As usual in this kind of situation, Lenk is torn between shaking his head and melting with love. Not prepared to choose, he goes: “I’d rather not, Salf, but thank you for sharing.”

Ronnie Roofer

“Come on, Seedie, good boy, we can do this, one more effort. Less than two hundred square meters to go, you can’t fail me now! We can do it. This will be one more wonderful roof garden, all green, and capturing lots of carbon to deliver oxygen, like the Amazon reloaded in Nigeria. We can do it, Seedie, you’ve got what it takes, you’ve got it in you, one more effort!”

Ronnie is glad there isn’t anyone else on this roof. Would be annoying, to be overheard talking to the robot like it was a dog. It’s the right size, walks on four legs, the planting end could be mistaken for a head at a distance, and the rear stabilizer for a tail, but that’s it, for similarities. 

Seedie is an emotional moron, would never wag its tail in joy to celebrate one more outing. It’s scientifically clever, hard to beat at soil analysis and melioration. It’s well balanced, able to fearlessly stalk along steep roofs that Ronnie’s excellent head for heights considers too dangerous to access. But Seedie is an emotionally blank. 

Seedie doesn’t yawn and moan about lack of sleep in the morning. It never inquires about Ronnie’s last night, to force him into a big brag about an endless series of romantic achievements that of course never happened. Nor does Seedie counter with an even bigger brag. No bragging, no groaning, no yawning, no calling for breaks. Seedie just does the job, without ever clamoring for a raise. Seedie is the team mate from hell, a blank striver.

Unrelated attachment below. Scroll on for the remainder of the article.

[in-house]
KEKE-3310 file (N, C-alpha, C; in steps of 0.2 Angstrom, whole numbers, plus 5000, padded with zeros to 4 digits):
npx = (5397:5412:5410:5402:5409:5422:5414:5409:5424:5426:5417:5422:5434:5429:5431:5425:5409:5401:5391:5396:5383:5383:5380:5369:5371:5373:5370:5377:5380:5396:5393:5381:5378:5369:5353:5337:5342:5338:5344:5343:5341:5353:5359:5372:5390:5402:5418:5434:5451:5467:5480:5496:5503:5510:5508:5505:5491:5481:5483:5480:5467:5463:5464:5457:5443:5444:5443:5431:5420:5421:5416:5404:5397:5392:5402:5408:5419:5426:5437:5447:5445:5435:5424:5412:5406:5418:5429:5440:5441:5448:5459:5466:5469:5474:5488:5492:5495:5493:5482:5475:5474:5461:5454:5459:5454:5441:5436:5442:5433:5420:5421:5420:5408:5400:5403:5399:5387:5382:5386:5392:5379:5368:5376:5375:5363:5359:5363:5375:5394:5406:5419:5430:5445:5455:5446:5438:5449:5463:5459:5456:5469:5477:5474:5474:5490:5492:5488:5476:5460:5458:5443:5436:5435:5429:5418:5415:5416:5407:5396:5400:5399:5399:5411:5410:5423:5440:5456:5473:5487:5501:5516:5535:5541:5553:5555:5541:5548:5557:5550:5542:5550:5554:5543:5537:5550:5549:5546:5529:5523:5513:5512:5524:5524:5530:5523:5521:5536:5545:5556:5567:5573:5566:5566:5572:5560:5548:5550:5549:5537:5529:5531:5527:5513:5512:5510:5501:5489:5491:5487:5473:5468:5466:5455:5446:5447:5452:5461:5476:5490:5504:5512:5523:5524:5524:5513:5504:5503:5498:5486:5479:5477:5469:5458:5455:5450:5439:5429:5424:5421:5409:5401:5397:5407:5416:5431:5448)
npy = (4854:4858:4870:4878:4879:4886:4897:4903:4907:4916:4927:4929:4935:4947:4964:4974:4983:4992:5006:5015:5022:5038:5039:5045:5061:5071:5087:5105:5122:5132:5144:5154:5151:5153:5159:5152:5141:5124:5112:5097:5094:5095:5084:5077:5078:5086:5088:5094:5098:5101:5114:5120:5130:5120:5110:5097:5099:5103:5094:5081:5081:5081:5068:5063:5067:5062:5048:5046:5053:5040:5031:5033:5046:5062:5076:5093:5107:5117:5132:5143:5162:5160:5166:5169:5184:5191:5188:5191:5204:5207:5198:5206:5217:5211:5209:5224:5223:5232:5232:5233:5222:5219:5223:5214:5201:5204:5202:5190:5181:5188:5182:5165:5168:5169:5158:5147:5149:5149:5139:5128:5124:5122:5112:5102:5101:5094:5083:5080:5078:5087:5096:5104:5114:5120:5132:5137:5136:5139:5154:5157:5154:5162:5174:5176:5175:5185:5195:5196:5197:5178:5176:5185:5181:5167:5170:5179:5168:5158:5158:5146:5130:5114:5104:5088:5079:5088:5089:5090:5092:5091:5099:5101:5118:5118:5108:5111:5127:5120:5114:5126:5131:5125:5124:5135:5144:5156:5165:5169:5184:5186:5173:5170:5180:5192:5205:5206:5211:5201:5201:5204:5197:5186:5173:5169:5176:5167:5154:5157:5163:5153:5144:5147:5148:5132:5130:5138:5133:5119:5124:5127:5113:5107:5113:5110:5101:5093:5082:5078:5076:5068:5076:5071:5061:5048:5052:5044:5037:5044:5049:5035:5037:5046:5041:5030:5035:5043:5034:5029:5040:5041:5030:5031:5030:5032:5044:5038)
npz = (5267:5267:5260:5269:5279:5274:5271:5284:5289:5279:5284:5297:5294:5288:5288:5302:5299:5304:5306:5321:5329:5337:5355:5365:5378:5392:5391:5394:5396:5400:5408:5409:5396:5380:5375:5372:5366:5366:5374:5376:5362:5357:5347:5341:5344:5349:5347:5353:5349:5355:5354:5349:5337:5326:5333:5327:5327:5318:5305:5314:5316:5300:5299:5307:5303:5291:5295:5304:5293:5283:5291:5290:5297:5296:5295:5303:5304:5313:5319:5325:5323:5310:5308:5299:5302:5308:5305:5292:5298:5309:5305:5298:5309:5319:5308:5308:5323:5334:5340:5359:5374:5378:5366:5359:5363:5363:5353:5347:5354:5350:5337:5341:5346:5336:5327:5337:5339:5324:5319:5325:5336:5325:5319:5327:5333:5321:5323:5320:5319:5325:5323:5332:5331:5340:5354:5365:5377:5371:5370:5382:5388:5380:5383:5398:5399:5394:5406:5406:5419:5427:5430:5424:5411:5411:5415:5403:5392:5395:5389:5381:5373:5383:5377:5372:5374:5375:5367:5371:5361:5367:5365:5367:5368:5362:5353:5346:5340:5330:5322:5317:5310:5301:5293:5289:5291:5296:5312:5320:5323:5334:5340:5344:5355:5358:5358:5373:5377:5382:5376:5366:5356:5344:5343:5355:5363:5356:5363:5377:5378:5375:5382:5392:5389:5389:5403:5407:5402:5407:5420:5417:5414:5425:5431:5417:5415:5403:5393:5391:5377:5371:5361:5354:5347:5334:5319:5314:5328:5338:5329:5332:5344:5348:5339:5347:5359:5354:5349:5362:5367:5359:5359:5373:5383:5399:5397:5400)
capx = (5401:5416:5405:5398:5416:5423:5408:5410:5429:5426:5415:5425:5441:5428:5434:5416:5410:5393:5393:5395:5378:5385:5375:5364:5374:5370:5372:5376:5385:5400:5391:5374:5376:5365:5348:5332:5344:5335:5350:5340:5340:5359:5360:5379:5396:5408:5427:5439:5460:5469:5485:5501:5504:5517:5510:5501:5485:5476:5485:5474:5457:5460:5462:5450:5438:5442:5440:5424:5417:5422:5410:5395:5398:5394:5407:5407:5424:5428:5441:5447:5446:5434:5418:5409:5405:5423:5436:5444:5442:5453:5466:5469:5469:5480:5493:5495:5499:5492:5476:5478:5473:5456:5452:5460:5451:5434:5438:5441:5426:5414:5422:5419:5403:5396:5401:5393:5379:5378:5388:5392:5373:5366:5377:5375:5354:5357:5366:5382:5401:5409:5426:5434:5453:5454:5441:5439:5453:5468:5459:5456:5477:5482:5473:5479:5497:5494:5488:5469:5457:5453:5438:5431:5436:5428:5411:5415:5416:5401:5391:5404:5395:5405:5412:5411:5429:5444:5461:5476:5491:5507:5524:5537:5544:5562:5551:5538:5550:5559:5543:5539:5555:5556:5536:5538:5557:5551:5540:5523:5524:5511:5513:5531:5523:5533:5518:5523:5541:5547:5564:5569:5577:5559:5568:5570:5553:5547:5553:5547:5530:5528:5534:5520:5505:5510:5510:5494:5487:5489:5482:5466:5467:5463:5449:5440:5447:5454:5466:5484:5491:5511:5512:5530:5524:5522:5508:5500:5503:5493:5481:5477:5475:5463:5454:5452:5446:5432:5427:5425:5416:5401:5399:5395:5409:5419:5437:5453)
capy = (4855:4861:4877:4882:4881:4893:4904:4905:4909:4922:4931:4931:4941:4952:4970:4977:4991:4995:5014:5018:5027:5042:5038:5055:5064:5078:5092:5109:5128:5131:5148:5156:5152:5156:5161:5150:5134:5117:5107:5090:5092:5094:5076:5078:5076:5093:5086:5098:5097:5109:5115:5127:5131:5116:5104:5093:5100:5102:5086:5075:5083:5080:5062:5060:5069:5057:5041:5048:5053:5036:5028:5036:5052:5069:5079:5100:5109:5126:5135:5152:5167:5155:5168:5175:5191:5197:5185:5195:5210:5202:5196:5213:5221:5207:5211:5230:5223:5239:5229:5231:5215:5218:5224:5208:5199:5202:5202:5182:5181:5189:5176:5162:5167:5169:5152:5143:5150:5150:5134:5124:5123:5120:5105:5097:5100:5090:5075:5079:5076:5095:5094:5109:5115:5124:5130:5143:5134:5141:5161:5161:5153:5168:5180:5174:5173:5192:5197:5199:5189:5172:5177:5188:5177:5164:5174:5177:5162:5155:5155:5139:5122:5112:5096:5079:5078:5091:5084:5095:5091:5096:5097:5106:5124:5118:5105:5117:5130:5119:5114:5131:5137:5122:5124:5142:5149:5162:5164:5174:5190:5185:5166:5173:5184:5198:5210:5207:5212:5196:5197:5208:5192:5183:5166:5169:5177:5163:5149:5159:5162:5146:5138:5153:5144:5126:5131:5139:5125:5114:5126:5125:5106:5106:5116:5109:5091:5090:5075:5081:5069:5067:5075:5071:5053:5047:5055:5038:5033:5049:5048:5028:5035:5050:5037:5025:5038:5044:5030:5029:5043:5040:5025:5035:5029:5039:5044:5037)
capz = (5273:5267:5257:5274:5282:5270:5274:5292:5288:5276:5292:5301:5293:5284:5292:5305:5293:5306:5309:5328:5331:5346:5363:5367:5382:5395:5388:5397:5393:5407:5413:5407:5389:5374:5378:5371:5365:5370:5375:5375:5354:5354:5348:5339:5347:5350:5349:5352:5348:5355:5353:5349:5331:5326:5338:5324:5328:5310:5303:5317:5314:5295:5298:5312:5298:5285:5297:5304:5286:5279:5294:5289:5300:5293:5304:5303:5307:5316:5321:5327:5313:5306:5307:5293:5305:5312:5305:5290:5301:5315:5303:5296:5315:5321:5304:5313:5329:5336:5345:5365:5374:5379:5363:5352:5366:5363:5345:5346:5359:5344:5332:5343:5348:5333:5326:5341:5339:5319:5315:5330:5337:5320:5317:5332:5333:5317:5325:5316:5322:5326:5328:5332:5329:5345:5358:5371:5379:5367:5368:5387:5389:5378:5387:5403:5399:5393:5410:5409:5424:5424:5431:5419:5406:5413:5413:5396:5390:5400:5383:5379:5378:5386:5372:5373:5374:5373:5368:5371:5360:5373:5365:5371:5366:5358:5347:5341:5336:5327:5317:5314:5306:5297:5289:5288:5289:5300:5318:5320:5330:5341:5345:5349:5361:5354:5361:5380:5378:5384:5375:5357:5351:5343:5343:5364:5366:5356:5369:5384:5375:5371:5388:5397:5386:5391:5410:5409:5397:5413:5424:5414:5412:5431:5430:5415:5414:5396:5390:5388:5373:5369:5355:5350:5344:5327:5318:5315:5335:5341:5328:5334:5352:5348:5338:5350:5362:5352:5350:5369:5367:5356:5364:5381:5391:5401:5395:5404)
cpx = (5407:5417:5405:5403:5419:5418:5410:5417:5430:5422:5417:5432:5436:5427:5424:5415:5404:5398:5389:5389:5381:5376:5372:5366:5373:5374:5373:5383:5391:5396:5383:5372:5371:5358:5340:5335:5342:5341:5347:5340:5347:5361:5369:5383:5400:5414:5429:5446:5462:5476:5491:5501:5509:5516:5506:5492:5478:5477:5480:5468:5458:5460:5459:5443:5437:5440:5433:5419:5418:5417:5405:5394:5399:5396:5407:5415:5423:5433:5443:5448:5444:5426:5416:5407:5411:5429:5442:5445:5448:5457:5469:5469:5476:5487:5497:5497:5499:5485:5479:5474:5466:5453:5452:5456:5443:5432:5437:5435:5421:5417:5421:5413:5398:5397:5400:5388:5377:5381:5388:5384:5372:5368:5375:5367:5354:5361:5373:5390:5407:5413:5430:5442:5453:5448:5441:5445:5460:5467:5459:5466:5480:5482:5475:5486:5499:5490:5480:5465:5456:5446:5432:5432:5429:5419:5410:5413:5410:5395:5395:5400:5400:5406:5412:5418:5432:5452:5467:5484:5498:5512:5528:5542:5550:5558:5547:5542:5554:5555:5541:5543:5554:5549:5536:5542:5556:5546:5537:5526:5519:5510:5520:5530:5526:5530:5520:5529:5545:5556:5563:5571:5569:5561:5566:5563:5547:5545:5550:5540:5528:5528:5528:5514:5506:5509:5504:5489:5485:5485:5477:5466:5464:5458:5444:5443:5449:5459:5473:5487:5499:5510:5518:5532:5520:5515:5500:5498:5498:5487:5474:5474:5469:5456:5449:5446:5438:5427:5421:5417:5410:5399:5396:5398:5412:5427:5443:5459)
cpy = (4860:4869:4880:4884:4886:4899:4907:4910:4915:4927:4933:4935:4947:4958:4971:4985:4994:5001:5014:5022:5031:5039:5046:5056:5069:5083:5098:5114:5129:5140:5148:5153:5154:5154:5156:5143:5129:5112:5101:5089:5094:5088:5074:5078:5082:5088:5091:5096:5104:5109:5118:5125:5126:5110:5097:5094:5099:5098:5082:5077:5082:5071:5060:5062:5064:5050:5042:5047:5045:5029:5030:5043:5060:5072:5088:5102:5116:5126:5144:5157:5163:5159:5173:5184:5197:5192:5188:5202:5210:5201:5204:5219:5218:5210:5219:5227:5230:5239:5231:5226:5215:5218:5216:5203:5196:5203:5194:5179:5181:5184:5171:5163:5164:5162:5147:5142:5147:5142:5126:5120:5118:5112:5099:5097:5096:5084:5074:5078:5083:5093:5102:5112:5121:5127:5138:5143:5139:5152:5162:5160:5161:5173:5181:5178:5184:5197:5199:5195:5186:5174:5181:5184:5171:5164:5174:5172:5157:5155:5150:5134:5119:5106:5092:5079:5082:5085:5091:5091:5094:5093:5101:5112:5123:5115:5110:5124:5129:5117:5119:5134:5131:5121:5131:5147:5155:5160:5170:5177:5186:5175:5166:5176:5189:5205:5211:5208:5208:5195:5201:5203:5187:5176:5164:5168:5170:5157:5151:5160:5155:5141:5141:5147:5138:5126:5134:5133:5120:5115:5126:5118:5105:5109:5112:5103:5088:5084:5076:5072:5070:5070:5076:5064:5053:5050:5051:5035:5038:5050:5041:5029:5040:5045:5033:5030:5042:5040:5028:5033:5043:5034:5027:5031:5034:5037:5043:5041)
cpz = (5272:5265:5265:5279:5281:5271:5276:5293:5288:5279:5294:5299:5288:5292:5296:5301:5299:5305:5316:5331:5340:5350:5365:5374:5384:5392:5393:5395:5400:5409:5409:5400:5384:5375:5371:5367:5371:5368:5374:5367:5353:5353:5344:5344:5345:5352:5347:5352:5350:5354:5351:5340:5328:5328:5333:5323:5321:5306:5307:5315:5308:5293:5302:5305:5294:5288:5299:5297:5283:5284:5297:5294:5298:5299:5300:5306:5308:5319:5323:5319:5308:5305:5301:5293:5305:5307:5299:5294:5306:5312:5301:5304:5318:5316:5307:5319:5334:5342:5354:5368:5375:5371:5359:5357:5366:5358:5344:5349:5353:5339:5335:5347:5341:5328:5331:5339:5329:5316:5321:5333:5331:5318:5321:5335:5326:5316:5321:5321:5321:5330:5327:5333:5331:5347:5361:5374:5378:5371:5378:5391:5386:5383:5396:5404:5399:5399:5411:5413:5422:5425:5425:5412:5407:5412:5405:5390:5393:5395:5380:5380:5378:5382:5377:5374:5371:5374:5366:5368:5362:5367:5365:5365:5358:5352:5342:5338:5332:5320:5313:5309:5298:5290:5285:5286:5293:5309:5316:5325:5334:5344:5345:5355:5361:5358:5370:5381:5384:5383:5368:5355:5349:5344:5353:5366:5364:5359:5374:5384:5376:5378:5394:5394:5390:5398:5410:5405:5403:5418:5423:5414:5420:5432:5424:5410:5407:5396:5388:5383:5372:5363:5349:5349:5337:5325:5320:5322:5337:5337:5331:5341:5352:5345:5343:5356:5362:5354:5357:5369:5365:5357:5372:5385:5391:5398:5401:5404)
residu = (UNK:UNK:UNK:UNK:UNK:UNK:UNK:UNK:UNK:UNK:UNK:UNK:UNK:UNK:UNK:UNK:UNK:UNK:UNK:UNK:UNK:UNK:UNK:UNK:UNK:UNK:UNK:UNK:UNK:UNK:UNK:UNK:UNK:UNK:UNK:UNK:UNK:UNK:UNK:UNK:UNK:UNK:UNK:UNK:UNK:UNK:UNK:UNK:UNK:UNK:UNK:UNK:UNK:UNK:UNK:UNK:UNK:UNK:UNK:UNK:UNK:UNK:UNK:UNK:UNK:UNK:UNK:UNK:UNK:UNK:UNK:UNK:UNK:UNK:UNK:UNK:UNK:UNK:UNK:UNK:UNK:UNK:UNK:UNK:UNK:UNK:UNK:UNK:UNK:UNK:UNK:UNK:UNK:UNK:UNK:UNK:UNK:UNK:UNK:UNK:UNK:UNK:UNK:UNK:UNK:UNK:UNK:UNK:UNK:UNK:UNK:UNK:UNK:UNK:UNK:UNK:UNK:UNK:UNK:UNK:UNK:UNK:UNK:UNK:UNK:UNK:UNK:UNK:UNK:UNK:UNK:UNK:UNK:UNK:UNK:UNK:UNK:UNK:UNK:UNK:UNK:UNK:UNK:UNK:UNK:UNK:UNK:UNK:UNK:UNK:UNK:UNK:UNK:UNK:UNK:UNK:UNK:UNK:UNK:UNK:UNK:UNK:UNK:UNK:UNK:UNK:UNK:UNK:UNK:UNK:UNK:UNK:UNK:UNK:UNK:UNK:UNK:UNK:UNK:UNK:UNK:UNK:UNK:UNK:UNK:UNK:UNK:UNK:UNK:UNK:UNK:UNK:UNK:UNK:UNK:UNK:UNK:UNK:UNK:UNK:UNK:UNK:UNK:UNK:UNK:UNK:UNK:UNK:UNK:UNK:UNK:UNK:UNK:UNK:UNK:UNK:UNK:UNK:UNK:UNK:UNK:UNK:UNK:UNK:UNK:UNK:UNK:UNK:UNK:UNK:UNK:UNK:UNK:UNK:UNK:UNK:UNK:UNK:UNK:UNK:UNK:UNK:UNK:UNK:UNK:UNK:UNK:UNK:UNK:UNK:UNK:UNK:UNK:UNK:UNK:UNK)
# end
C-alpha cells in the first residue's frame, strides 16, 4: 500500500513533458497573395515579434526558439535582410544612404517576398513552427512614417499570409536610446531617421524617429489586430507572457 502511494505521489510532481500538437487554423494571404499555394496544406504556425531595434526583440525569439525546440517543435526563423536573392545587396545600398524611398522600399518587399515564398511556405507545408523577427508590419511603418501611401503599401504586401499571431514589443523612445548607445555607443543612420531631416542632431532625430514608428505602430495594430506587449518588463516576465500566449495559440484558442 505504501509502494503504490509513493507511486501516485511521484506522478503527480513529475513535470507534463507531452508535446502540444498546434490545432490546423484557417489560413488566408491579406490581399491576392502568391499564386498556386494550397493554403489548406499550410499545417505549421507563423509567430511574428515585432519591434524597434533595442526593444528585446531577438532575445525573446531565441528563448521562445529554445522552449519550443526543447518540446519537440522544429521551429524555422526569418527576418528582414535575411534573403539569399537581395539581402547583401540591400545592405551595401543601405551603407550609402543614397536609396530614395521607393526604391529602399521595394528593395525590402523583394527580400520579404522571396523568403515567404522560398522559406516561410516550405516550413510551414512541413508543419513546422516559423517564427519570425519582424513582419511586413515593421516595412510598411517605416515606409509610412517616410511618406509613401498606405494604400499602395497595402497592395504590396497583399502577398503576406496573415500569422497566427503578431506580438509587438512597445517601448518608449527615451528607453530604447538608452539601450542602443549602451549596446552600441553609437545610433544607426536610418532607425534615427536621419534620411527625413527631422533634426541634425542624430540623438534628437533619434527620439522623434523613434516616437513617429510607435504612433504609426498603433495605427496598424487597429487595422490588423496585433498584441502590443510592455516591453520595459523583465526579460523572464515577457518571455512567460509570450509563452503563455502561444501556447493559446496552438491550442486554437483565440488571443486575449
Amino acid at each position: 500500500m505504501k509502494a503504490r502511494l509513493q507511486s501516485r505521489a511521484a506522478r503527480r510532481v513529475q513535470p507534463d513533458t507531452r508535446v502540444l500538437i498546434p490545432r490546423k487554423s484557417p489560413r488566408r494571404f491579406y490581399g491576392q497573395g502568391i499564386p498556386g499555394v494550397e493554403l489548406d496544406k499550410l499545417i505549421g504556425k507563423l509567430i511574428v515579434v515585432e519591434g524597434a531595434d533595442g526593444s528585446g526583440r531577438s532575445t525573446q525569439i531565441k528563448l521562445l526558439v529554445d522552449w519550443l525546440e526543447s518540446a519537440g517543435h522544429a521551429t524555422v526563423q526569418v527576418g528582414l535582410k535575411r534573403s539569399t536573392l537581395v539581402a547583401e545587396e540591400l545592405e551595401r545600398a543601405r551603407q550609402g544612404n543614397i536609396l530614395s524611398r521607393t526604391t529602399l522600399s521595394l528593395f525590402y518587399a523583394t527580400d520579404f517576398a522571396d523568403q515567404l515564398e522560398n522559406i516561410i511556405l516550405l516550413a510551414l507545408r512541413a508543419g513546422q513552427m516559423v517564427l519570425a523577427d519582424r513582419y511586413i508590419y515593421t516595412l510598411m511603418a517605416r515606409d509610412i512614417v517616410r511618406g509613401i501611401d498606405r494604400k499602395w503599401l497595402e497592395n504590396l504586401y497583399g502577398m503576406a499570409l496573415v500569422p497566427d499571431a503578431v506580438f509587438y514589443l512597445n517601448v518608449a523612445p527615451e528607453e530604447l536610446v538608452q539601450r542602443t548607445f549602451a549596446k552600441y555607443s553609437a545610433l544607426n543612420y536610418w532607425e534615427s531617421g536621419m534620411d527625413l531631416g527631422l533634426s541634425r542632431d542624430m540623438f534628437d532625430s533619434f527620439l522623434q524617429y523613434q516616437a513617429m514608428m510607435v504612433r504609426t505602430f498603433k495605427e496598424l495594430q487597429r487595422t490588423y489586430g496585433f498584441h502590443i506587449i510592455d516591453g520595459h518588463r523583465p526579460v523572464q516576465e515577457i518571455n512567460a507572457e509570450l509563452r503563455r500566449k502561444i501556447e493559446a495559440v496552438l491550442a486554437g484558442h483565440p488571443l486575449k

But Ronnie is as close to tears as a tough guy dares admit, and to himself only. They have been working together for eight years. Seedie was Ronnies first brandnew Roof Planting Mate.

When he started at the firm, directly after his roofer course at the Lagos University for Applied Environmentalism, his manager didn’t trust the novice with proper tools.  Ronnie was forced to work with a semiautonomous model so outdated and hopelessly inefficient he had to go online for help, and in his own unpaid time!

Couple of days and posts later, Ronnie had become a card carrying member of the Roofers for Bright Skies union. A senior activist, code name GetDone, had explained how to proceed, and his trick worked like magic. It was actually quite simple.

One confidential chat with the owner of the three roofs Ronnie was in process of transforming into a tomato-cum-herbs jungle, to inform him of state of the art rooftop planting practices, sent the client calling the firm to yell for proper modern tools, or else bye bye contract.

Right on the next day, Ronnie had barely made it onto the middle roof with his museum exhibit of a hopeless tool, Seedie was delivered. A brandnew, state of the art, autonomous roof planting robot, straight from the manufacturer. Ronnie hadn’t been the star student in his coding class for nothing. He did it, all on his own. After a mere three hours of setup and configuration, Seedie was ready to go and prompty did a marvel. Together, they achieved more in one day, and it wasn’t even a full one, than Ronnie had gotten done in his whole first week.